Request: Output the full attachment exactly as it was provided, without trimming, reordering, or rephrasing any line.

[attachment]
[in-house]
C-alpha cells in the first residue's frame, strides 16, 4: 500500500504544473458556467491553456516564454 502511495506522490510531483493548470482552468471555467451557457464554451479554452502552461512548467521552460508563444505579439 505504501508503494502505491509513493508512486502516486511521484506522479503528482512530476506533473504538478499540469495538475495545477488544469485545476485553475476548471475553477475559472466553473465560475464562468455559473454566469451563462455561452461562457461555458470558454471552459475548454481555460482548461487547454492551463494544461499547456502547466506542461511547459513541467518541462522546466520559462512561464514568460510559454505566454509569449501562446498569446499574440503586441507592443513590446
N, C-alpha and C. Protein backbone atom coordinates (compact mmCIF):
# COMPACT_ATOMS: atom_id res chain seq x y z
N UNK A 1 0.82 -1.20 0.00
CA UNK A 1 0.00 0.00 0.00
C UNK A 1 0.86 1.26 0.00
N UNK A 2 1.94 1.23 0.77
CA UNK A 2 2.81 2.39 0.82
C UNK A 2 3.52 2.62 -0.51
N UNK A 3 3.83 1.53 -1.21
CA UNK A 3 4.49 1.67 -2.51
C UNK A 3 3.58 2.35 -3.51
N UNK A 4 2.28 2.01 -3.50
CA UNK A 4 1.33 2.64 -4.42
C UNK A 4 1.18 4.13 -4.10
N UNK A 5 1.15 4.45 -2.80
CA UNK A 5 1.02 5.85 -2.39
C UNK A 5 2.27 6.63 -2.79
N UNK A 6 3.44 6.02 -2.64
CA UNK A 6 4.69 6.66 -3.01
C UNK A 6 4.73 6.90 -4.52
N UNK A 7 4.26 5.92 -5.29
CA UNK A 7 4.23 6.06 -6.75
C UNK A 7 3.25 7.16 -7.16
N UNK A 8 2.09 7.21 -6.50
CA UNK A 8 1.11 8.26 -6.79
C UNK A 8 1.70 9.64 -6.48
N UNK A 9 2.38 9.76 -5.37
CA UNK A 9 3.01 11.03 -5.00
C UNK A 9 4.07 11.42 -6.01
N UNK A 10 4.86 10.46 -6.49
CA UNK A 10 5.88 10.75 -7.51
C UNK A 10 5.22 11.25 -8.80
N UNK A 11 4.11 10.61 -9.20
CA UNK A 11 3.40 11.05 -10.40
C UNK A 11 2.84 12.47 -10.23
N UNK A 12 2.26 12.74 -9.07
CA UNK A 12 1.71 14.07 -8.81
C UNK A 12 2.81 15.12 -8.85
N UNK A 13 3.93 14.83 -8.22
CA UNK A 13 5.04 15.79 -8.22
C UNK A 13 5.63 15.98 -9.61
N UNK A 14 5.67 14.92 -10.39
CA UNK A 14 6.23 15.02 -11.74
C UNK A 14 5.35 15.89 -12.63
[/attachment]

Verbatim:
[in-house]
C-alpha cells in the first residue's frame, strides 16, 4: 500500500504544473458556467491553456516564454 502511495506522490510531483493548470482552468471555467451557457464554451479554452502552461512548467521552460508563444505579439 505504501508503494502505491509513493508512486502516486511521484506522479503528482512530476506533473504538478499540469495538475495545477488544469485545476485553475476548471475553477475559472466553473465560475464562468455559473454566469451563462455561452461562457461555458470558454471552459475548454481555460482548461487547454492551463494544461499547456502547466506542461511547459513541467518541462522546466520559462512561464514568460510559454505566454509569449501562446498569446499574440503586441507592443513590446
N, C-alpha and C. Protein backbone atom coordinates (compact mmCIF):
# COMPACT_ATOMS: atom_id res chain seq x y z
N UNK A 1 0.82 -1.20 0.00
CA UNK A 1 0.00 0.00 0.00
C UNK A 1 0.86 1.26 0.00
N UNK A 2 1.94 1.23 0.77
CA UNK A 2 2.81 2.39 0.82
C UNK A 2 3.52 2.62 -0.51
N UNK A 3 3.83 1.53 -1.21
CA UNK A 3 4.49 1.67 -2.51
C UNK A 3 3.58 2.35 -3.51
N UNK A 4 2.28 2.01 -3.50
CA UNK A 4 1.33 2.64 -4.42
C UNK A 4 1.18 4.13 -4.10
N UNK A 5 1.15 4.45 -2.80
CA UNK A 5 1.02 5.85 -2.39
C UNK A 5 2.27 6.63 -2.79
N UNK A 6 3.44 6.02 -2.64
CA UNK A 6 4.69 6.66 -3.01
C UNK A 6 4.73 6.90 -4.52
N UNK A 7 4.26 5.92 -5.29
CA UNK A 7 4.23 6.06 -6.75
C UNK A 7 3.25 7.16 -7.16
N UNK A 8 2.09 7.21 -6.50
CA UNK A 8 1.11 8.26 -6.79
C UNK A 8 1.70 9.64 -6.48
N UNK A 9 2.38 9.76 -5.37
CA UNK A 9 3.01 11.03 -5.00
C UNK A 9 4.07 11.42 -6.01
N UNK A 10 4.86 10.46 -6.49
CA UNK A 10 5.88 10.75 -7.51
C UNK A 10 5.22 11.25 -8.80
N UNK A 11 4.11 10.61 -9.20
CA UNK A 11 3.40 11.05 -10.40
C UNK A 11 2.84 12.47 -10.23
N UNK A 12 2.26 12.74 -9.07
CA UNK A 12 1.71 14.07 -8.81
C UNK A 12 2.81 15.12 -8.85
N UNK A 13 3.93 14.83 -8.22
CA UNK A 13 5.04 15.79 -8.22
C UNK A 13 5.63 15.98 -9.61
N UNK A 14 5.67 14.92 -10.39
CA UNK A 14 6.23 15.02 -11.74
C UNK A 14 5.35 15.89 -12.63